The head of the Church of England, the Archbishop of Canterbury, has strongly attacked the British government's highly controversial plan to fly some asylum-seekers to Rwanda as "against the nature of God".
Justin Welby, the spiritual leader of the Anglican Church, said in his Easter sermon he believes that sending asylum seekers abroad poses "serious ethical questions".
The UK government's deal with Rwanda, worth £120 million (€144 million) and announced on Thursday, would see asylum-seekers arriving "illegally" in Britain being flown thousands of miles to the east African country.
UK Prime Minister Boris Johnson claimed the move would stop "vile" people-smugglers from sending migrants on dangerous voyages across the English Channel.
"There are such serious ethical questions about sending asylum seekers overseas. The details are for politics and politicians. The principle must stand the judgement of God and it cannot," the archbishop said.
"It cannot carry the weight of our national responsibility as a country formed by Christian values, because sub-contracting out our responsibilities, even to a country that seeks to do well like Rwanda, is the opposite of the nature of God who himself took responsibility for our failures."
Under the plan, migrants arriving in Britain on unauthorised boats crossing the English Channel or as stowaways would be picked up by the UK government and relocated 6,400 kilometres to Rwanda. It's not clear what would happen to them afterwards.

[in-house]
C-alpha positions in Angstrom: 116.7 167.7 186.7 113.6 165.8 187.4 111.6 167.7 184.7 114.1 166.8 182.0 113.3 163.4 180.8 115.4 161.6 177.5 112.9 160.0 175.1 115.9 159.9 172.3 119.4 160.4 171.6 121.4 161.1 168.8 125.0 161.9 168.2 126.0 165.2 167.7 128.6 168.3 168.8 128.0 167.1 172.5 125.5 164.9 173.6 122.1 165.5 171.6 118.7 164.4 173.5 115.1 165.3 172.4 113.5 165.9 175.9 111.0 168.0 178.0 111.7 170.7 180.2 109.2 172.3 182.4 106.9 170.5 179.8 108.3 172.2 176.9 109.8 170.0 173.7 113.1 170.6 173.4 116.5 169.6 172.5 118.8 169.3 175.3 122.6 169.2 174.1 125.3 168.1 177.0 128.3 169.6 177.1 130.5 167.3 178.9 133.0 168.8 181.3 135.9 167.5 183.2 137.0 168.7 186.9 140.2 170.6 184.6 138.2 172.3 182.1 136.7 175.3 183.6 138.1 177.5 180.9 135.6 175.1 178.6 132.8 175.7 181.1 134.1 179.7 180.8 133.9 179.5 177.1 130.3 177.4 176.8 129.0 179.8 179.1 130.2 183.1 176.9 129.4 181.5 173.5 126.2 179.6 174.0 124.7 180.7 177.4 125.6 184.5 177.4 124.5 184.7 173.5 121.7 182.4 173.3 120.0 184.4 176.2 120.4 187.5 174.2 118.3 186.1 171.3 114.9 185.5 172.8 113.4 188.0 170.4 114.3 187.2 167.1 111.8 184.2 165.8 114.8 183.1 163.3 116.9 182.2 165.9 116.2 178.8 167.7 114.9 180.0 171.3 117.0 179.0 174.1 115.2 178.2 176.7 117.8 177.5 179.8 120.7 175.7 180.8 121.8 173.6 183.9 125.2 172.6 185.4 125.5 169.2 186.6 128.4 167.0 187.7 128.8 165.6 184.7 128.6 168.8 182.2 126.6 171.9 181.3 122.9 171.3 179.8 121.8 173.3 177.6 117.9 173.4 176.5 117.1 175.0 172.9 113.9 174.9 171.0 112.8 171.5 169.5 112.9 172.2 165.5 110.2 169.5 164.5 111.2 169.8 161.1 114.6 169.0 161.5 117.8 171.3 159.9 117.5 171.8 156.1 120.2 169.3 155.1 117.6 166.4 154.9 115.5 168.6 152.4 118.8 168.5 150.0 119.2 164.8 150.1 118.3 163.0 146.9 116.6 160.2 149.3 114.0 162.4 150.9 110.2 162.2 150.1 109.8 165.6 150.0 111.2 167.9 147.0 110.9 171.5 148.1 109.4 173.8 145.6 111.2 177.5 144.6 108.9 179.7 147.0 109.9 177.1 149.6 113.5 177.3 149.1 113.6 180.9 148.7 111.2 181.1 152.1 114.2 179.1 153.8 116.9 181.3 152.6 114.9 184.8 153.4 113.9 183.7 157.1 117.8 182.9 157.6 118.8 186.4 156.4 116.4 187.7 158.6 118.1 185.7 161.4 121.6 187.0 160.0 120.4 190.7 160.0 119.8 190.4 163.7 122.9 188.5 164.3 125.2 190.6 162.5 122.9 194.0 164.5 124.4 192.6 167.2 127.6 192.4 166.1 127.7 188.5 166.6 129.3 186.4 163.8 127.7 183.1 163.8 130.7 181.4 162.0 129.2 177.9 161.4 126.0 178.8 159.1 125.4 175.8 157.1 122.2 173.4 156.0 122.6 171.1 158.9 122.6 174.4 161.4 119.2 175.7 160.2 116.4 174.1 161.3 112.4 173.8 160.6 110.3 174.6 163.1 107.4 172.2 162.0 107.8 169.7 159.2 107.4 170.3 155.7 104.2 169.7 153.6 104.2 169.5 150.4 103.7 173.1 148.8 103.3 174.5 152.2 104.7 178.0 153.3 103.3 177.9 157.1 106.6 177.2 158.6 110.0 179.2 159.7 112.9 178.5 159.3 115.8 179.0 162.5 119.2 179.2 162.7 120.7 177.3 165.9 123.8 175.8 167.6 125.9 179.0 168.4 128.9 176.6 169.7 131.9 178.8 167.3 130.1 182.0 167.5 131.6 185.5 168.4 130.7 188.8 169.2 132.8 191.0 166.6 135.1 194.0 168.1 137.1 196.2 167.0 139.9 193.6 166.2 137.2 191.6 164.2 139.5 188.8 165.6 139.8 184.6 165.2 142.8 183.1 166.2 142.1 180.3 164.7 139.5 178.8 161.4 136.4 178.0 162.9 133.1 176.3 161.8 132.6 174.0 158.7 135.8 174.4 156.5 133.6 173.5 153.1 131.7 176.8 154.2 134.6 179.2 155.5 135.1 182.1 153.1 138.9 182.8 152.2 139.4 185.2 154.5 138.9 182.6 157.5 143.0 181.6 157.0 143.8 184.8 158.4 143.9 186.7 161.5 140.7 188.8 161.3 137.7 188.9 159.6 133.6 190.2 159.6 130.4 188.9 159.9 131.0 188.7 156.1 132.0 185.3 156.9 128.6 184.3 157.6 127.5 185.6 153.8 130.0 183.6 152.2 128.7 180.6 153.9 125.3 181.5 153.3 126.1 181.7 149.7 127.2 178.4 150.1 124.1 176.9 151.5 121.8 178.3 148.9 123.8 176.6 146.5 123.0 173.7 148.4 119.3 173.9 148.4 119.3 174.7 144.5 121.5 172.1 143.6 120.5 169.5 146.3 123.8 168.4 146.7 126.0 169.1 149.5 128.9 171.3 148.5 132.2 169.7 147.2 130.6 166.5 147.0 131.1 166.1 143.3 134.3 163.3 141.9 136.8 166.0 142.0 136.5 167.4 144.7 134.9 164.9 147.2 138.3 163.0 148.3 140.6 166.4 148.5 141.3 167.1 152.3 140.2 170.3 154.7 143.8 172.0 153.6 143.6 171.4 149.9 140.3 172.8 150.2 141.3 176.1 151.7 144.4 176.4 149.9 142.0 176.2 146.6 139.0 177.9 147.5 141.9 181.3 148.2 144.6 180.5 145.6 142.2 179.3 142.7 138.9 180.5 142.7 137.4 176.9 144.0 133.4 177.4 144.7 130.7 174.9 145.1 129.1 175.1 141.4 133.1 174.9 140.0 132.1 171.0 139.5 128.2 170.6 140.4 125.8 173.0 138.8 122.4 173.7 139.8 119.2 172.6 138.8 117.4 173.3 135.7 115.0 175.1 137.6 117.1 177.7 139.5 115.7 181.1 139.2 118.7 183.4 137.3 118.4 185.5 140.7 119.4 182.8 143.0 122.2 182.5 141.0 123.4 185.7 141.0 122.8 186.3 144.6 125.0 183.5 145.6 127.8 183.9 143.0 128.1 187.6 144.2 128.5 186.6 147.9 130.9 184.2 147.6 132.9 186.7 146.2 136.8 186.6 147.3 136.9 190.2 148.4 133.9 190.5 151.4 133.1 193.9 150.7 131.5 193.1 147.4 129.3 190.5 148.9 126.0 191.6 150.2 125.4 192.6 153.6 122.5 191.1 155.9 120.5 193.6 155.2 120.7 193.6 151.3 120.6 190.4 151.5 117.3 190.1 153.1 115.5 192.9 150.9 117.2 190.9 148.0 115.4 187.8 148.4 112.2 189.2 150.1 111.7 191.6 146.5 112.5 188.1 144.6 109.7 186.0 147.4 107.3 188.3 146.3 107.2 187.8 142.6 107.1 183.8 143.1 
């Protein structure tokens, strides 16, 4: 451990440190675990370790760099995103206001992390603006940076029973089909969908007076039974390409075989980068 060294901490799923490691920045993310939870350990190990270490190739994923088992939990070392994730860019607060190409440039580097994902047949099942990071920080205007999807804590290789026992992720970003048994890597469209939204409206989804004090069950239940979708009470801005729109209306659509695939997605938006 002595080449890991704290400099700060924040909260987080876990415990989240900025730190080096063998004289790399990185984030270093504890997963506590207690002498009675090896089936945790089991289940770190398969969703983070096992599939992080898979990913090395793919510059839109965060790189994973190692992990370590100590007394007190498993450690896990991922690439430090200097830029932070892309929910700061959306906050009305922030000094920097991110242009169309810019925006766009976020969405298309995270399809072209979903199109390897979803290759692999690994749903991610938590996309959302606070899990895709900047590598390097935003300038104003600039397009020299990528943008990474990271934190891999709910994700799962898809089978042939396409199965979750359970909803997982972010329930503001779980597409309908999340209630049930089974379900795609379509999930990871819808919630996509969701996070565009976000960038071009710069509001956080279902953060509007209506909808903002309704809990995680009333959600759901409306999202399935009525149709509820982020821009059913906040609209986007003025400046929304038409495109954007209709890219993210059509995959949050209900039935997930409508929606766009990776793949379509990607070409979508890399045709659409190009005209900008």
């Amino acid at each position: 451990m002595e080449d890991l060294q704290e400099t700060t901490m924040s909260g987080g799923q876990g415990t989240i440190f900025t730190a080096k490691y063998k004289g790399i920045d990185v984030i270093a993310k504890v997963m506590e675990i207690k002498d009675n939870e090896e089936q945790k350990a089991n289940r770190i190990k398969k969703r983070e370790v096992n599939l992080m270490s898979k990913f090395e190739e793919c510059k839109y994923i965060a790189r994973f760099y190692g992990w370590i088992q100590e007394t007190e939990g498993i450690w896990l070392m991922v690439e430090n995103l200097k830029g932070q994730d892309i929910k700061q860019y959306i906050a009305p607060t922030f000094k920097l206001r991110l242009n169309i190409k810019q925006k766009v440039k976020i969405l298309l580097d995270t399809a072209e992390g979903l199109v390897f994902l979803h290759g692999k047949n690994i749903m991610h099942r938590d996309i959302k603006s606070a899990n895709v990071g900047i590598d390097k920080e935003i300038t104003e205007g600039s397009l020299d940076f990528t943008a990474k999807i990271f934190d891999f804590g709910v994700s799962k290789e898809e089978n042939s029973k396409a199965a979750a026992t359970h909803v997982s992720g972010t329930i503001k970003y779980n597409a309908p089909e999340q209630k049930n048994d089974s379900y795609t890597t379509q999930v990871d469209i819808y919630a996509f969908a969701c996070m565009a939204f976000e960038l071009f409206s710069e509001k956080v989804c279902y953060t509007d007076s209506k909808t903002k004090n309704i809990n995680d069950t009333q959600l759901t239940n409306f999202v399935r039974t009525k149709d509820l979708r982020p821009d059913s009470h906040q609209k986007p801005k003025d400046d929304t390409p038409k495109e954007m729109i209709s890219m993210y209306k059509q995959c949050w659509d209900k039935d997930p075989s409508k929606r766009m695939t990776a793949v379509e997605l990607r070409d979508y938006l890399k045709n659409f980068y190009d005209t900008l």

The UK Home Office (interior ministry) has again defended the plan.
"The world is facing a global migration crisis on an unprecedented scale and change is needed to prevent vile people smugglers putting people’s lives at risk and to fix the broken global asylum system," a spokesperson was quoted as saying.
"Rwanda is a fundamentally safe and secure country with a track record of supporting asylum seekers. Under this agreement, they will process claims in accordance with the UN Refugee Convention, national and international human rights laws."
The plan has the support of some politicians from the UK's ruling Conservative Party, citing the concerns of constituents about migrants arriving on English shores in small boats.
But opposition politicians and refugee groups across the UK have criticised the plan as inhumane, unworkable and a waste of public money. The UN's refugee agency said it was "firmly opposed" to such arrangements.
Some newspapers reported on Saturday that the policy risked being disrupted amid a threatened "mutiny" by civil servants charged with implementing it. Home Secretary (interior minister) Priti Patel reportedly had to issue a special procedure to override the concerns of officials.
But AFP heard from one man whose testimony suggested the plan could be a deterrent.
For Tahsin Tarek, a 25-year-old glazier from Erbil, the capital of Kurdistan in Iraq, who is saving to finance a new trip to Europe, the British announcement is a game-changer.
"I'm going to think about another country," the young man told AFP on Saturday, for whom "living here and enduring the difficulties here is better than living in Rwanda".
"I don't think anyone is going to accept this decision and go live there. If they give the refugees a choice between being deported to Rwanda or their country, they will choose their own country."
The UK government says 255 migrants were detected crossing the English Channel from France on Saturday, in seven small boats.
Its asylum policy has been complicated by Brexit. In leaving the European Union, the UK also left the bloc's Dublin scheme, which allows countries to return asylum seekers to an EU state they passed through. It has since been struggling to reach new agreements with countries willing to accept those it wishes to deport.
According to the House of Commons Library, the UK received six asylum applications per 10,000 residents in 2020, compared to 11 applications per 10,000 people across the 27 EU countries.